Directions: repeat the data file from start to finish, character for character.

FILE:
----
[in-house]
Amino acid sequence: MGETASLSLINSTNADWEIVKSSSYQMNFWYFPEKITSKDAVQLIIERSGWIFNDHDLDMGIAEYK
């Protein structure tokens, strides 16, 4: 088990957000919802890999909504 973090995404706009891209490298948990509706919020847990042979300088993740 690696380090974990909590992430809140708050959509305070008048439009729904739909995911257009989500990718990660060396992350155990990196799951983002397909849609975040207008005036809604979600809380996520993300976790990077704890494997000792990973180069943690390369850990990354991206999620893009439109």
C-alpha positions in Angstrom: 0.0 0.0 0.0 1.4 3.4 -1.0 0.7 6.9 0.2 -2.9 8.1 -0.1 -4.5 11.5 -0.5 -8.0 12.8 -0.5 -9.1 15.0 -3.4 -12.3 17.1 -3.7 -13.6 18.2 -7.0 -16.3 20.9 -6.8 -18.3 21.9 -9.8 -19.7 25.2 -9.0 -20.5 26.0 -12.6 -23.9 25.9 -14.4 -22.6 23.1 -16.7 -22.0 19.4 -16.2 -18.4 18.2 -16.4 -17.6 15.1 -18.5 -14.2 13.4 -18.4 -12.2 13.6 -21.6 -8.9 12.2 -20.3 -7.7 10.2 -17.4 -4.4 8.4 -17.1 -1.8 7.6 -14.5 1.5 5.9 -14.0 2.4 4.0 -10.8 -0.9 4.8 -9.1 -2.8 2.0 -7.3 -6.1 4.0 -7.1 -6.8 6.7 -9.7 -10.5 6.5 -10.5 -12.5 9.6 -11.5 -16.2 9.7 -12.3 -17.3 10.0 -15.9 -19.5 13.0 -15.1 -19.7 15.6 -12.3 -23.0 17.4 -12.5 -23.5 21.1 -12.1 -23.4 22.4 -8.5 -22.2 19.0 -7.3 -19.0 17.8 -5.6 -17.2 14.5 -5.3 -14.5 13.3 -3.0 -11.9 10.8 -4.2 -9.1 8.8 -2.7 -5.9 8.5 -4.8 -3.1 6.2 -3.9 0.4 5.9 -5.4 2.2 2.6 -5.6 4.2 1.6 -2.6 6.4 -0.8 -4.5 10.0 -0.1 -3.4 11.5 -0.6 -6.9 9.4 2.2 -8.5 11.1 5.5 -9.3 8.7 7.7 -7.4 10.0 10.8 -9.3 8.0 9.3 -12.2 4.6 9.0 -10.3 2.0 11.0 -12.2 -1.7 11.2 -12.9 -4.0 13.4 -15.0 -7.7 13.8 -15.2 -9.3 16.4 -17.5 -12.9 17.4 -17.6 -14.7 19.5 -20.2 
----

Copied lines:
[in-house]
Amino acid sequence: MGETASLSLINSTNADWEIVKSSSYQMNFWYFPEKITSKDAVQLIIERSGWIFNDHDLDMGIAEYK
């Protein structure tokens, strides 16, 4: 088990957000919802890999909504 973090995404706009891209490298948990509706919020847990042979300088993740 690696380090974990909590992430809140708050959509305070008048439009729904739909995911257009989500990718990660060396992350155990990196799951983002397909849609975040207008005036809604979600809380996520993300976790990077704890494997000792990973180069943690390369850990990354991206999620893009439109």
C-alpha positions in Angstrom: 0.0 0.0 0.0 1.4 3.4 -1.0 0.7 6.9 0.2 -2.9 8.1 -0.1 -4.5 11.5 -0.5 -8.0 12.8 -0.5 -9.1 15.0 -3.4 -12.3 17.1 -3.7 -13.6 18.2 -7.0 -16.3 20.9 -6.8 -18.3 21.9 -9.8 -19.7 25.2 -9.0 -20.5 26.0 -12.6 -23.9 25.9 -14.4 -22.6 23.1 -16.7 -22.0 19.4 -16.2 -18.4 18.2 -16.4 -17.6 15.1 -18.5 -14.2 13.4 -18.4 -12.2 13.6 -21.6 -8.9 12.2 -20.3 -7.7 10.2 -17.4 -4.4 8.4 -17.1 -1.8 7.6 -14.5 1.5 5.9 -14.0 2.4 4.0 -10.8 -0.9 4.8 -9.1 -2.8 2.0 -7.3 -6.1 4.0 -7.1 -6.8 6.7 -9.7 -10.5 6.5 -10.5 -12.5 9.6 -11.5 -16.2 9.7 -12.3 -17.3 10.0 -15.9 -19.5 13.0 -15.1 -19.7 15.6 -12.3 -23.0 17.4 -12.5 -23.5 21.1 -12.1 -23.4 22.4 -8.5 -22.2 19.0 -7.3 -19.0 17.8 -5.6 -17.2 14.5 -5.3 -14.5 13.3 -3.0 -11.9 10.8 -4.2 -9.1 8.8 -2.7 -5.9 8.5 -4.8 -3.1 6.2 -3.9 0.4 5.9 -5.4 2.2 2.6 -5.6 4.2 1.6 -2.6 6.4 -0.8 -4.5 10.0 -0.1 -3.4 11.5 -0.6 -6.9 9.4 2.2 -8.5 11.1 5.5 -9.3 8.7 7.7 -7.4 10.0 10.8 -9.3 8.0 9.3 -12.2 4.6 9.0 -10.3 2.0 11.0 -12.2 -1.7 11.2 -12.9 -4.0 13.4 -15.0 -7.7 13.8 -15.2 -9.3 16.4 -17.5 -12.9 17.4 -17.6 -14.7 19.5 -20.2 